Adonis Diaries

Posts Tagged ‘food banks

Welfare budget is spent on in the UK?
Joanna Choukeir Hojeily shared Jon Leighton‘s photo.
Ok, I can't keep my gob shut any longer. I'm sick to death of seeing posts on Facebook about benefit scroungers. Do you know the figures? Because if you did you might see it in another light.</p> <p>Did you know that only 3% of the benefits budget goes to people seeking work? 53% is pensions and other related old age benefits, 18% is Housing Benefit (which currently goes directly to landlords) 18% is working tax credits, and the rest disabled benefits and other bits and bobs. (And by the way, the Government figures say the fraud rate for disabled benefits is 0.3%)</p> <p>In fact, the majority of folks claiming housing and council tax benefit ARE IN WORK. </p> <p>I could write a bloody essay on this because I deal with it everyday. Our benefits budget is not out of control. According to the OECD Britain's benefit bill per head is nowhere near as generous as half the countries in Europe. (And unemployment benefit is particularly stingy compared to most)</p> <p>The vast majority of folks just want to get on but minimum wage jobs are not paying enough. (This might explain why at work we're seeing working people going to bloody foodbanks every week.)</p> <p>This shitty government is turning people against each other. And it's totally unwarranted. Yes, welfare needs reforming but you don't do that by kicking people out of their homes, stigmatising them so that they get spat at in the street and driving them to suicide. - these have all happened so far.</p> <p>In the last two years 80% of people applying for housing benefit were all working. We can reform welfare by bringing in a living wage so that people don't have to claim benefits to get by. At the moment the welfare budget is subsidising low pay and private landlords on a grand scale. </p> <p>When you see a post that puts the boot into benefit claimants, think twice before you like it because let me tell you, we are ALL only three mortgage payments away from disaster.</p> <p>(If anyone wants the sources of the figures I have quoted, I will only be too happy to provide them)</p> <p>I've attached a pie chart from 2011 to give you an idea. Figures will have changed a bit.
I can’t keep my gob shut any longer. I’m sick to death of seeing posts on Facebook about benefit scroungers.

Do you know the figures? Because if you did, you might see it in another light.

Did you know that only 3% of the benefits budget goes to people seeking work?

53% is pensions and other related old age benefits,

18% is Housing Benefit (which currently goes directly to landlords)

18% is working tax credits, and

The rest is spent on disabled benefits and other bits and bobs.

(And by the way, the Government figures say the fraud rate for disabled benefits is 0.3%)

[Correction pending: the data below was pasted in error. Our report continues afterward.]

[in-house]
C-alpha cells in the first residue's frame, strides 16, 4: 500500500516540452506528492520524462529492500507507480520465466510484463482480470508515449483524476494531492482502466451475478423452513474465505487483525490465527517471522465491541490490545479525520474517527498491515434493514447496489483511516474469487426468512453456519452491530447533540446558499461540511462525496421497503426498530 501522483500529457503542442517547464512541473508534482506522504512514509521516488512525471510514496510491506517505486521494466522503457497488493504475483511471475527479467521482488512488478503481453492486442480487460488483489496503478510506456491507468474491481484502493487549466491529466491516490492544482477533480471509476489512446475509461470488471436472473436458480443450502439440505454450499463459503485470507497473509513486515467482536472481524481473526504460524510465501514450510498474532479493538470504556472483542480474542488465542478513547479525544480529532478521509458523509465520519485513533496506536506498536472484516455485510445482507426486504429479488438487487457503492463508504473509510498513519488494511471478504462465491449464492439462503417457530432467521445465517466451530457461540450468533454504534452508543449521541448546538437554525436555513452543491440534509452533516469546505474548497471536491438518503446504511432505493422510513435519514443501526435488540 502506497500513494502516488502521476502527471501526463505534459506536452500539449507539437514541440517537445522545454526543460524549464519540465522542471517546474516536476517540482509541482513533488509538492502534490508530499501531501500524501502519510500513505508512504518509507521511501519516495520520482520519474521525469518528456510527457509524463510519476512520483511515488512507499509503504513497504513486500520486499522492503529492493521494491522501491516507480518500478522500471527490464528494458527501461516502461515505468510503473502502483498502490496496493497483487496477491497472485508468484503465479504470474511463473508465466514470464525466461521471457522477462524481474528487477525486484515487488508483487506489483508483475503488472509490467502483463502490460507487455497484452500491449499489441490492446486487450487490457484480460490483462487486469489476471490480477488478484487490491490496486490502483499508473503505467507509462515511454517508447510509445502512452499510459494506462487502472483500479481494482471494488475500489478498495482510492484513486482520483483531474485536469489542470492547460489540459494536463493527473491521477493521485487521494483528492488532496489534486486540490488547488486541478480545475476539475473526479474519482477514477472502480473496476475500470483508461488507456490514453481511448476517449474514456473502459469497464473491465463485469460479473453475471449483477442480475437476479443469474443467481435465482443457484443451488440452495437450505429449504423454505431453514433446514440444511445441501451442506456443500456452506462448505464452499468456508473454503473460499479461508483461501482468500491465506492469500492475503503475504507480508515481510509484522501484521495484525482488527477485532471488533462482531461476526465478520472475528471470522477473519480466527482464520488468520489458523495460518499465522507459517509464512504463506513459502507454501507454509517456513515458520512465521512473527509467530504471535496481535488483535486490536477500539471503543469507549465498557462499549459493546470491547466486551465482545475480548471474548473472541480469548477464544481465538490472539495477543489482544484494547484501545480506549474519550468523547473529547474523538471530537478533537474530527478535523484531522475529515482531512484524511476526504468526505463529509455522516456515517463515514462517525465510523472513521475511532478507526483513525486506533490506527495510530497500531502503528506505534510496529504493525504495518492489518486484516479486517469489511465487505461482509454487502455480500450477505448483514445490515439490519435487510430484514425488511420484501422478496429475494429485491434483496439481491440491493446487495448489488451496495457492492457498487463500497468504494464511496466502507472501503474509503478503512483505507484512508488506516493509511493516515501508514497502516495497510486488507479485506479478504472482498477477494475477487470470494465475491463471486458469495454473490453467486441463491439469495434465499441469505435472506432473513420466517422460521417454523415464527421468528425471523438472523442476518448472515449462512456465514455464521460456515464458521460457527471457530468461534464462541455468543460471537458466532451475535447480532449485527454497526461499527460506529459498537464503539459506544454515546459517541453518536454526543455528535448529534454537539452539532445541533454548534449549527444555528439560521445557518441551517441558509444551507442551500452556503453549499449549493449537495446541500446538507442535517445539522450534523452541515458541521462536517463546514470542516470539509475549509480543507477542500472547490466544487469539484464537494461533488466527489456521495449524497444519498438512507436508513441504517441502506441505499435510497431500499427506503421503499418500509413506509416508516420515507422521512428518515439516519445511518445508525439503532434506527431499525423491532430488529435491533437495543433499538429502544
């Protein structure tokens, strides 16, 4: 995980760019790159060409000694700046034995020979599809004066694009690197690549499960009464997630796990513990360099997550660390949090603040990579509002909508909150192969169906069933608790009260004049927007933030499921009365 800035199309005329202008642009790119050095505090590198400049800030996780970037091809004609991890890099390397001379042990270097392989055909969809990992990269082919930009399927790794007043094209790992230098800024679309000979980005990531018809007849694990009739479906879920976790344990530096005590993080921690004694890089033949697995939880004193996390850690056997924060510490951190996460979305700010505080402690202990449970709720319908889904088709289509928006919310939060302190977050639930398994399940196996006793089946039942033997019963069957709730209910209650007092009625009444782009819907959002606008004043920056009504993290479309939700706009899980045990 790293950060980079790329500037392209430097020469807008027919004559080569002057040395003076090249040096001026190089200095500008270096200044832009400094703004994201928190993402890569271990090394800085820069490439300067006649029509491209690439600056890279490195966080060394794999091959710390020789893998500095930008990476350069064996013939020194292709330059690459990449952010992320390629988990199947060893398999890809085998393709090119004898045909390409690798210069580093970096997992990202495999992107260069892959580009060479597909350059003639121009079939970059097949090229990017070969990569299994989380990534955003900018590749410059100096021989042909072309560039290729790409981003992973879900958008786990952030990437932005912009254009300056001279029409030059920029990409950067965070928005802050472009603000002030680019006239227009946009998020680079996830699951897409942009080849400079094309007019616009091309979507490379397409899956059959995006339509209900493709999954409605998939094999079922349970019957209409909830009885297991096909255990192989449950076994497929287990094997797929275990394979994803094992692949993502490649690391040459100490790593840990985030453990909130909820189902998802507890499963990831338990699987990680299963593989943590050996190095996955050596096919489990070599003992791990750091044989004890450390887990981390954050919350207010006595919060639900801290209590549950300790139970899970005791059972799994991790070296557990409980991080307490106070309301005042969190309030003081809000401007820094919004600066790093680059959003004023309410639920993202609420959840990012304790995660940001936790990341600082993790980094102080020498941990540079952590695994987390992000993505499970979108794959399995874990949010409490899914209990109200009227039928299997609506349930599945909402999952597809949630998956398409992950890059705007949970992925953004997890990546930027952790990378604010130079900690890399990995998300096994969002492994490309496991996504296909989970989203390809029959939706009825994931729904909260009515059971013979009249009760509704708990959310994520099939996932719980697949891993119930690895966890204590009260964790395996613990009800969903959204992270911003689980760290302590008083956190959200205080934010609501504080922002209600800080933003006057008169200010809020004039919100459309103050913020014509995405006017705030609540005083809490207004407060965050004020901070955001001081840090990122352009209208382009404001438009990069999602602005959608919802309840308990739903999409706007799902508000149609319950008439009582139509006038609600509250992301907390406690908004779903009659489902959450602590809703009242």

In fact, the majority of folks claiming housing and council tax benefit ARE IN WORK.

I could write a bloody essay on this because I deal with it everyday.

Our benefits budget is Not out of control.

According to the OECD Britain’s benefit bill per head is nowhere near as generous as half the countries in Europe. (And unemployment benefit is particularly stingy compared to most)

The vast majority of folks just want to get on, but minimum wage jobs are not paying enough. (This might explain why at work we’re seeing working people going to bloody “food banks” every week.)

This government is turning people against each other. And it’s totally unwarranted.

Welfare needs reforming but you don’t do that by kicking people out of their homes, stigmatizing them so that they get spat at in the street and driving them to suicide. – these have all happened so far.

In the last two years, 80% of people applying for housing benefit were all working.

We can reform welfare by bringing in a living wage so that people don’t have to claim benefits to get by. At the moment the welfare budget is subsidising low pay and private landlords on a grand scale. (Sort of allowing the rich businesses to get richer from government pocket?)

When you see a post that puts the boot into benefit claimants, think twice before you like it because let me tell you, we are ALL only three mortgage payments away from disaster.

(If anyone wants the sources of the figures I have quoted, I will only be too happy to provide them)

I’ve attached a pie chart from 2011 to give you an idea. Figures will have changed a bit.

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Is financial crisis measured by Xmas food handouts? Are we in big trouble?

Christmas food handouts double as millions face ‘financial precipice’

What interest rate has to do with economic recovery? Interest rate is still zero (in the USA) and the economy has not recovered since 2007. Resolution Foundation says: “Debt-ridden households could kill off economic recovery when interest rate rises…” Should we expect a worse case scenario sooner?